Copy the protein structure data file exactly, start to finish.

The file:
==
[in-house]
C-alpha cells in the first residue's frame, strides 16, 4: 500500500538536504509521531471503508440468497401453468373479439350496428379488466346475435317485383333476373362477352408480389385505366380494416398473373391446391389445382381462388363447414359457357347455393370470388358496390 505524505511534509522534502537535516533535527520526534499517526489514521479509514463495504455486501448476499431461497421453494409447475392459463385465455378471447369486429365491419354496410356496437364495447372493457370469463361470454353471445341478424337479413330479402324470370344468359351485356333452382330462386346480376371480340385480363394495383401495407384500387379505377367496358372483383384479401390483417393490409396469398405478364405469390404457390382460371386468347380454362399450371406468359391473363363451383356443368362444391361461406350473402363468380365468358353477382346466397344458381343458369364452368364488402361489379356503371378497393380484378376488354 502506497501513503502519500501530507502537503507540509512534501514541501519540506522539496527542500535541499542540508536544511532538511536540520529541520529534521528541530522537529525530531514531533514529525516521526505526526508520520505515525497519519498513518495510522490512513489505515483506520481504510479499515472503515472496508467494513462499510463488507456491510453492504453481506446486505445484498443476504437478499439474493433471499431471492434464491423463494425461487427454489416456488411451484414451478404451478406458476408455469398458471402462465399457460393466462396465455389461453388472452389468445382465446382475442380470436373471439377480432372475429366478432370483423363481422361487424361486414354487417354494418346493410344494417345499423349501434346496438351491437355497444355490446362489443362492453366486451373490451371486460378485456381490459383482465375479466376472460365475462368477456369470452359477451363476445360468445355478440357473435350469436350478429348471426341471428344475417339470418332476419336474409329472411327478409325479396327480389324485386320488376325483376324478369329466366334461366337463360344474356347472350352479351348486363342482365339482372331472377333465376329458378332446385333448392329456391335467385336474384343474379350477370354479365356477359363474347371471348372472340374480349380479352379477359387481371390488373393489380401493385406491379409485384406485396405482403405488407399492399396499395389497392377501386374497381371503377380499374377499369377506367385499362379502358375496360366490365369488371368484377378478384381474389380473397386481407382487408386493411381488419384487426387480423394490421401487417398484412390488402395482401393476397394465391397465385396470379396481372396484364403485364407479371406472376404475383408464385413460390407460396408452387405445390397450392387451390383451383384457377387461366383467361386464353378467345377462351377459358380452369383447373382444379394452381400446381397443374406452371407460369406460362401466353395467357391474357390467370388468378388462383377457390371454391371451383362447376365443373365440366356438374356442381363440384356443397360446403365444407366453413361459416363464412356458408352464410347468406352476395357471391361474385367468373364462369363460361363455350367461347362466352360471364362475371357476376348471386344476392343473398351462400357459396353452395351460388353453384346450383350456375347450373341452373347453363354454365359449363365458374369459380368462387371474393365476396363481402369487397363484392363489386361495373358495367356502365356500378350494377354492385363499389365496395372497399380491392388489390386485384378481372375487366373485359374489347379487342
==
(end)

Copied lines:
[in-house]
C-alpha cells in the first residue's frame, strides 16, 4: 500500500538536504509521531471503508440468497401453468373479439350496428379488466346475435317485383333476373362477352408480389385505366380494416398473373391446391389445382381462388363447414359457357347455393370470388358496390 505524505511534509522534502537535516533535527520526534499517526489514521479509514463495504455486501448476499431461497421453494409447475392459463385465455378471447369486429365491419354496410356496437364495447372493457370469463361470454353471445341478424337479413330479402324470370344468359351485356333452382330462386346480376371480340385480363394495383401495407384500387379505377367496358372483383384479401390483417393490409396469398405478364405469390404457390382460371386468347380454362399450371406468359391473363363451383356443368362444391361461406350473402363468380365468358353477382346466397344458381343458369364452368364488402361489379356503371378497393380484378376488354 502506497501513503502519500501530507502537503507540509512534501514541501519540506522539496527542500535541499542540508536544511532538511536540520529541520529534521528541530522537529525530531514531533514529525516521526505526526508520520505515525497519519498513518495510522490512513489505515483506520481504510479499515472503515472496508467494513462499510463488507456491510453492504453481506446486505445484498443476504437478499439474493433471499431471492434464491423463494425461487427454489416456488411451484414451478404451478406458476408455469398458471402462465399457460393466462396465455389461453388472452389468445382465446382475442380470436373471439377480432372475429366478432370483423363481422361487424361486414354487417354494418346493410344494417345499423349501434346496438351491437355497444355490446362489443362492453366486451373490451371486460378485456381490459383482465375479466376472460365475462368477456369470452359477451363476445360468445355478440357473435350469436350478429348471426341471428344475417339470418332476419336474409329472411327478409325479396327480389324485386320488376325483376324478369329466366334461366337463360344474356347472350352479351348486363342482365339482372331472377333465376329458378332446385333448392329456391335467385336474384343474379350477370354479365356477359363474347371471348372472340374480349380479352379477359387481371390488373393489380401493385406491379409485384406485396405482403405488407399492399396499395389497392377501386374497381371503377380499374377499369377506367385499362379502358375496360366490365369488371368484377378478384381474389380473397386481407382487408386493411381488419384487426387480423394490421401487417398484412390488402395482401393476397394465391397465385396470379396481372396484364403485364407479371406472376404475383408464385413460390407460396408452387405445390397450392387451390383451383384457377387461366383467361386464353378467345377462351377459358380452369383447373382444379394452381400446381397443374406452371407460369406460362401466353395467357391474357390467370388468378388462383377457390371454391371451383362447376365443373365440366356438374356442381363440384356443397360446403365444407366453413361459416363464412356458408352464410347468406352476395357471391361474385367468373364462369363460361363455350367461347362466352360471364362475371357476376348471386344476392343473398351462400357459396353452395351460388353453384346450383350456375347450373341452373347453363354454365359449363365458374369459380368462387371474393365476396363481402369487397363484392363489386361495373358495367356502365356500378350494377354492385363499389365496395372497399380491392388489390386485384378481372375487366373485359374489347379487342